$2.25 million judgment dumped on employer for failing to comply with GINA

Russ Samson Iowa Employment & Labor Law Dickinson Law Des Moines Iowa

Posted on 06/25/2015 at 11:16 AM by Russell Samson

A federal jury in Georgia recently awarded two men damages totaling $2,225,000.00 because their employer violated the federal Genetic Information Nondiscrimination Act of 2008 (GINA). Lowe et al v. Atlas Logistics Group Retail Services (Atlanta), LLC, Case # 1:13-cv-02425, arose when a company that provided warehousing for grocery stores had a problem: Someone was habitually defecating in one of its warehouses. Perhaps having watched too many CSI / NCIS shows where laboratory testing yields quick and accurate results, the company required some employees to provide a DNA sample through a cheek swab.  The collected employee specimens were to be compared to the DNA of the workplace defecator (no doubt that DNA came by way of a different kind of cheek). GINA absolutely prohibits employers from discriminating in employment based on genetic information.

GINA also provides that it is illegal for an employer to request, require, or purchase genetic information with respect to an employee or a family member of the employee (except in very limited circumstances). GINA defines the term “genetic information” to include information about an individual's genetic tests, or the genetic tests of members of the individual’s family, or the manifestations of a disease or disorder in family members.  Further, a genetic test means an analysis of human DNA, RNA, chromosomes, proteins, or metabolites, that detects genotypes, mutations, or chromosomal changes. The Georgia federal judge in this case determined that what the employer had done fit within the statutory definition of genetic test.  So the employer, by attempting to track down the defecator through DNA analysis, violated GINA. “Neither of the [two plaintiffs] turned out to be the ‘devious defecator, and indeed, nobody was caught or fired as a result of the employer’s investigation.  But what if the DNA of at least one of the employees had matched that of the defecator?  Because GINA prohibits an employer from discharging an employee based on genetic information, it appears the entire investigation was doomed from its inception.  Even if the defecator had been identified through the testing, s/he could not have been disciplined if the identification process was unlawful. Although the two plaintiffs had no loss of employment, or even of income, each claimed to have suffered great emotional distress by being required to have the inside of his mouth swabbed to obtain a DNA sample.  As compensation, the jury awarded $250,000.00 to one and $225,000.00 to the other.  The remaining $1.75 million was awarded by the jury as punitive damages. Given the amount of damages awarded by the jury, I smell an appeal.  (Yes, that was purposeful.)  The employer has already filed a motion to reduce the damage award, arguing that GINA caps total compensatory and punitive damages at $300,000 for each complaining party.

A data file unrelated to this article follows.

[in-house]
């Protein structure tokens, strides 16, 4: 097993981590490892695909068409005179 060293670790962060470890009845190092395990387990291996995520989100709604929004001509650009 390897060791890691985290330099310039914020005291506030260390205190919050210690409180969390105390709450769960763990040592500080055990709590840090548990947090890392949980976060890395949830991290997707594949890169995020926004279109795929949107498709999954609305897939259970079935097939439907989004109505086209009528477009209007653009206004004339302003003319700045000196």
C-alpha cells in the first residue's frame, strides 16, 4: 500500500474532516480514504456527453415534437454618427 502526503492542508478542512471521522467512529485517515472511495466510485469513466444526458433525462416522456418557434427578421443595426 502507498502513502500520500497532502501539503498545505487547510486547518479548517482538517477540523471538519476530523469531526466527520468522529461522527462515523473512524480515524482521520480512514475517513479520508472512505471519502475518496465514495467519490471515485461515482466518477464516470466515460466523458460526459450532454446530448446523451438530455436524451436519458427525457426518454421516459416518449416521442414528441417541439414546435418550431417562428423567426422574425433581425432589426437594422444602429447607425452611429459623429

See 42 U.S.C. §2000ff–6(a)(3) and 42 U.S.C. §1981a(b)(3). But beyond the $600,000 cap, there are attorney fees and costs—both the employer’s own costs to defend and the employer’s liability for the plaintiff’s costs to prosecute. It may bear watching to see if an appellate court agrees with the judge’s apparent conclusion that the statute’s definition of a genetic test extends to specimen collection to obtain cheek cells (as opposed to specimen collection to obtain saliva) for DNA testing, and to the actual laboratory testing, which was undertaken solely to compare the DNA of donors and that of a perpetrator to identify a person who engaged in workplace misconduct.  In the meantime, Iowa employers who do not wish to make themselves a test case in the Eighth Circuit should steer clear of employee DNA specimen collection or DNA testing, especially for investigatory purposes.  DNA testing may work great on television for catching criminals or clarifying paternity (“you are not the daddy”).  But this case teaches that DNA testing can’t be used to catch a wrongdoer in the workplace. But I would be remiss before ending this post if I didn’t – so I do – urge you to go back and re-read the excerpt of the definition of “genetic information” in 42 U.S.C. §2000ff(4)(A)(iii).  It specifically includes “information about “the manifestation of a disease or disorder in family members of such individual.”  Employers may wish to include training on GINA for managers generally.

The material in this blog is not intended, nor should it be construed or relied upon, as legal advice. Please consult with an attorney if specific legal information is needed.  

 

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